Follow-up after treatment for childhood brain and spinal cord tumours

Last medical review:

Follow-up care lets the healthcare team keep track of your child's health for a period of time after treatment ends. This care is often shared among the cancer specialists and your child's family doctor. They will help your child recover from treatment side effects and watch for any signs that the cancer has come back (recurred).

Follow-up care may not seem that important, especially if treatment was long or very hard. It may seem stressful because it is a reminder of cancer and treatment. But follow-up care is an important part of cancer care. Talk to your child's healthcare team about follow-up and why it matters. The healthcare team is there to help.

Initial follow-up focuses on checking to see if a childhood brain or spinal tumour has come back and making sure that your child has recovered from treatment.

In the long term, follow-up looks for late effects from treatment. People who have a childhood cancer may be followed in aftercare programs for the rest of their lives. The Children's Oncology Group (COG) provides long-term follow-up guidelines for childhood cancer survivors. Some centres across Canada have transition clinics set up to follow the survivors of childhood cancer. These clinics help prepare survivors who are reaching early adulthood to successfully manage their own healthcare.

Schedule for follow-up visits

Don't wait until the next scheduled appointment to report any new symptoms and symptoms that don't go away. Tell the healthcare team about:

  • headaches
  • nausea and vomiting
  • unsteadiness
  • irritability
  • slowed growth
  • learning problems
  • problems with fine motor skills
  • vision or hearing problems
  • personality changes
  • seizures

The chance that brain and spinal cord tumours will come back (recur) is greatest within the first few years after treatment, so close follow-up is needed during this time.

Follow-up after treatment for a brain or spinal cord tumour varies depending on the type of tumour, its location, the child’s age and the type of treatment given. Follow-up visits for brain and spinal cord tumours are usually scheduled:

  • every 3 months during the first year after diagnosis
  • every 4 months during the second year
  • every 6 months during the third and fourth years
  • once each year after the fourth year

During follow-up visits

During a follow-up visit, the healthcare team will usually ask questions about the side effects of treatment and how your child is coping.

Your child's doctor may do a physical exam, including:

  • checking if the thyroid is larger than normal
  • checking your child’s reflexes and fine motor skills
  • checking your child’s growth, physical development and sexual development
  • screening for learning disabilities

Tests are often part of follow-up care and may include:

  • hearing and vision testing
  • blood tests to check thyroid function, hormone levels and organ function
  • an MRI to check if a tumour has come back or to monitor tumour growth

If a tumour has come back or other problems are found, the healthcare team will discuss a plan for treatment and care. Some children may be referred to an endocrinologist if there are any problems with hormones and development.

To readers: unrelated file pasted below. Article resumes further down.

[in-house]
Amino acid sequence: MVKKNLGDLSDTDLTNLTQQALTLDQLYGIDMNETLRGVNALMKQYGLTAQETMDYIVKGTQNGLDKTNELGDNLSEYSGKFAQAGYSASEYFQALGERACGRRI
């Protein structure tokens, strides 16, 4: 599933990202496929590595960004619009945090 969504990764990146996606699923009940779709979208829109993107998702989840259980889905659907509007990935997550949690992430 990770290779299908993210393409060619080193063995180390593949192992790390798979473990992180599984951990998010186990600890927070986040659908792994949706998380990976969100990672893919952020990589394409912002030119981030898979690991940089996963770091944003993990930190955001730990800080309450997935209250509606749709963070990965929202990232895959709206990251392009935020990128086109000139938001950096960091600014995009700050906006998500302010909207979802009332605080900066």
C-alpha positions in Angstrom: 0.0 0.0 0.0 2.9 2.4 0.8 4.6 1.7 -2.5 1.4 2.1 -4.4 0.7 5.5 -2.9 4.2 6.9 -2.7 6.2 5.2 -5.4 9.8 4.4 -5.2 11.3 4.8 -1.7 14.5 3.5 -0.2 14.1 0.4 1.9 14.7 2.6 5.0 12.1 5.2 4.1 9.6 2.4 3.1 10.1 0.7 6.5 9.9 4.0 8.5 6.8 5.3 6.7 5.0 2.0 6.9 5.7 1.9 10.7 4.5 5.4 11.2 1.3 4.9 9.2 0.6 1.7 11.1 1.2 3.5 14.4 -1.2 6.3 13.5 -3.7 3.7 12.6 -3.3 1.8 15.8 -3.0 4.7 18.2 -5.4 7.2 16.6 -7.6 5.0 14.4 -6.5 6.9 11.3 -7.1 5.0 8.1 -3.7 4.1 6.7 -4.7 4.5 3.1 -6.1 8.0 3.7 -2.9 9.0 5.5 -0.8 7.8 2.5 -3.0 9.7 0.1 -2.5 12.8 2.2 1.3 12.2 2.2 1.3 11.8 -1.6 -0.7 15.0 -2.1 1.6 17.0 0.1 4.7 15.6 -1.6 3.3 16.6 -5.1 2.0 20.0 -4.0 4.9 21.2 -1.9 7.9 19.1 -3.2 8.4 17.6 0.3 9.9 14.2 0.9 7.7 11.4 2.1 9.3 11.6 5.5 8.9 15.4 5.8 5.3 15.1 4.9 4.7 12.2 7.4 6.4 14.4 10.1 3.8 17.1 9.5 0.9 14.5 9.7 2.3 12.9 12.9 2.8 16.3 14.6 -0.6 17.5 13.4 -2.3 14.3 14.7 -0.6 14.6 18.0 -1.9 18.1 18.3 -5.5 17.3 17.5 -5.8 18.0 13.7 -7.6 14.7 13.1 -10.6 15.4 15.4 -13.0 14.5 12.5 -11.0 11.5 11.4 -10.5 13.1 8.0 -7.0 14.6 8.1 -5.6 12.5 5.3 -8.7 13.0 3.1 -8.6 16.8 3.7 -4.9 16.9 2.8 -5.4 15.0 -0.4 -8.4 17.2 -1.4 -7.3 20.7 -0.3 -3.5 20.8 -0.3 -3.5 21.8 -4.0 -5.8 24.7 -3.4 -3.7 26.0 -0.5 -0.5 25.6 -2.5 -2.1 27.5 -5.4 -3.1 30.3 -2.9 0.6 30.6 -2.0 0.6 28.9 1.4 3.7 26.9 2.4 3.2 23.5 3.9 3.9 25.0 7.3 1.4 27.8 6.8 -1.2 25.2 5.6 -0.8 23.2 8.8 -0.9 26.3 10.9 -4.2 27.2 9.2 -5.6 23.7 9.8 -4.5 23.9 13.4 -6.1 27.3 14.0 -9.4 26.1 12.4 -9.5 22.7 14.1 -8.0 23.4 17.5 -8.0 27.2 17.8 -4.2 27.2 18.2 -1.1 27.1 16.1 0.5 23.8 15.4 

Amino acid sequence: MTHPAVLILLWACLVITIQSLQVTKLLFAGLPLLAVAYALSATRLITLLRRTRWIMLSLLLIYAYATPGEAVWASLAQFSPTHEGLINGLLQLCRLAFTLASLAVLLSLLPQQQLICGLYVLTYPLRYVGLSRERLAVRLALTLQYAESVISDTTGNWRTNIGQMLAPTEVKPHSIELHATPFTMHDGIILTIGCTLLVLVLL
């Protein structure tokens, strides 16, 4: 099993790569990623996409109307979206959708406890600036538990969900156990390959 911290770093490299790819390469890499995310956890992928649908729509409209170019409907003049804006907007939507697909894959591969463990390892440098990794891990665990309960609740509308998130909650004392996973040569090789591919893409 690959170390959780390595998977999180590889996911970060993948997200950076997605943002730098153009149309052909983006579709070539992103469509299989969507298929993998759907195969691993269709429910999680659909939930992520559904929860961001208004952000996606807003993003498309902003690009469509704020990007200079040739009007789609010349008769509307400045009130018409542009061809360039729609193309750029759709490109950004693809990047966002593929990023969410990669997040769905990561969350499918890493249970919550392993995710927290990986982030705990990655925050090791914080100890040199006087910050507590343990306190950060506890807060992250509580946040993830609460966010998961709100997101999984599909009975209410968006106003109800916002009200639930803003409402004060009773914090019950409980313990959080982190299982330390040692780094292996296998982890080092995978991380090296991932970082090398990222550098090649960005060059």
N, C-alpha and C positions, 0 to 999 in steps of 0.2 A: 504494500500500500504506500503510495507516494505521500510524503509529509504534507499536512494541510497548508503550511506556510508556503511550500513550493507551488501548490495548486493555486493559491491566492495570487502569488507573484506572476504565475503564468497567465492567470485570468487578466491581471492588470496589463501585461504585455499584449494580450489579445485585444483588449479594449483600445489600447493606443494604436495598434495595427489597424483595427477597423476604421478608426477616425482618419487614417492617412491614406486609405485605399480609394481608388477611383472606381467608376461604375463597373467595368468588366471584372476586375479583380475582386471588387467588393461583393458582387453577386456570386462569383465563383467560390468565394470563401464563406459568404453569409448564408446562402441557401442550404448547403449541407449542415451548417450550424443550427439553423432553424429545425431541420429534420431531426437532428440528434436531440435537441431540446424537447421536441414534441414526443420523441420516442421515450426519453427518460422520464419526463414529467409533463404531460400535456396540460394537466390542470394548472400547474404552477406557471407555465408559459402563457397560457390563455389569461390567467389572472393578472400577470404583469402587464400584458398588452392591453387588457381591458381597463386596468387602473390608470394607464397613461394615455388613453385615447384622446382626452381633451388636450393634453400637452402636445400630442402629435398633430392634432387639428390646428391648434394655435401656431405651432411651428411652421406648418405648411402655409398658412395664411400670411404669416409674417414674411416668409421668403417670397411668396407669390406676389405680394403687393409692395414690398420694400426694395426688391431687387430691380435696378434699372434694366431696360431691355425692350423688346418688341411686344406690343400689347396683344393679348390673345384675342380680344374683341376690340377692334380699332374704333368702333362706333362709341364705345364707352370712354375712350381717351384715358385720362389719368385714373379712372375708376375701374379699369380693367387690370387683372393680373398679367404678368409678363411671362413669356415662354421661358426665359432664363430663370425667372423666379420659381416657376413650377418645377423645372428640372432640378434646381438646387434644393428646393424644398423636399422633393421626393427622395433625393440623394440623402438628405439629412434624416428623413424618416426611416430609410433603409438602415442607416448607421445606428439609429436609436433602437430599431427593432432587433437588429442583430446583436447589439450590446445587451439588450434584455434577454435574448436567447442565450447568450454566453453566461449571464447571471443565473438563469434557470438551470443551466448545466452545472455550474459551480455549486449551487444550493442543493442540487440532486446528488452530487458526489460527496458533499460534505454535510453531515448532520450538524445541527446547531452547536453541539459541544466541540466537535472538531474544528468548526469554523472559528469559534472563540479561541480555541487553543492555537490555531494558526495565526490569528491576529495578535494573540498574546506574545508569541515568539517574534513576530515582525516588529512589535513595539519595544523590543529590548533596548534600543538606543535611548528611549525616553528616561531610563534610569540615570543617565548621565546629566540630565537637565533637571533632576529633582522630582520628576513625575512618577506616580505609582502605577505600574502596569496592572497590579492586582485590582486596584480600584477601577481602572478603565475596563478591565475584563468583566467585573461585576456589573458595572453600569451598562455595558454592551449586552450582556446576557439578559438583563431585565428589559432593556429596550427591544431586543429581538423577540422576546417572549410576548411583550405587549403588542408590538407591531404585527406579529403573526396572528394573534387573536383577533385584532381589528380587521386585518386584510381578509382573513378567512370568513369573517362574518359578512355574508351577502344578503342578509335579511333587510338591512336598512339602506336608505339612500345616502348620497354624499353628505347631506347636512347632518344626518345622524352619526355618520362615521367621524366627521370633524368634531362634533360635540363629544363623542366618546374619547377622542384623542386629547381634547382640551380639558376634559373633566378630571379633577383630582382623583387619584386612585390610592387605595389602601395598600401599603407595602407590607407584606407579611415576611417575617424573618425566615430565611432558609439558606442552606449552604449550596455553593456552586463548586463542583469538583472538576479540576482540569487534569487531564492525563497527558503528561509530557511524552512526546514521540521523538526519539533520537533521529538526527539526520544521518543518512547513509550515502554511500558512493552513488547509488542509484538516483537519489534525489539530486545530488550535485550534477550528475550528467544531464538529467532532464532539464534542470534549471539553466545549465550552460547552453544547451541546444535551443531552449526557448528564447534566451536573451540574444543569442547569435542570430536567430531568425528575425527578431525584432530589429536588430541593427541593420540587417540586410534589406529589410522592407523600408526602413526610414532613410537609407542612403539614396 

Find out more about follow-up

Find out more about the Children’s Oncology Group long-term follow-up guidelines. The following are questions that you can ask the healthcare team about follow-up after treatment for cancer. Choose the questions that fit your child's situation and add questions of your own. You may find it helpful to take the list to the next appointment and to write down the answers.

  • What is the schedule for follow-up visits?
  • How often is follow-up scheduled with the cancer specialist?
  • Who is responsible for follow-up visits?
  • What will happen at a follow-up visit?
  • What tests are done on a regular basis? How often are they done?
  • Are there any symptoms that should be reported right away? Who do I call?
  • Who can help my child cope with long-term side effects of treatment?

Expert review and references

  • Donna Johnston, MD
  • Nirav Thacker, MD
  • American Society of Clinical Oncology (ASCO) . Central Nervous System Tumors (Brain and Spinal Cord) - Childhood. 2021:
  • American Cancer Society. After Brain and Spinal Cord Tumour Treatment in Children . 2018:
  • Cancer Research UK. If Your Child's Brain Tumour Comes Back. 2019:
  • Cancer Research UK. Follow up and Late Effects. 2022:
  • PDQ® Adult Treatment Editorial Board. Childhood Medulloblastoma and Other Central Nervous System Embryonal Tumors Treatment (PDQ®)–Health Professional Version . Bethesda, MD: National Cancer Institute; 2022:

Medical disclaimer

The information that the Canadian Cancer Society provides does not replace your relationship with your doctor. The information is for your general use, so be sure to talk to a qualified healthcare professional before making medical decisions or if you have questions about your health.

We do our best to make sure that the information we provide is accurate and reliable but cannot guarantee that it is error-free or complete.

The Canadian Cancer Society is not responsible for the quality of the information or services provided by other organizations and mentioned on, nor do we endorse any service, product, treatment or therapy.

1-888-939-3333 | | © 2024 Canadian Cancer Society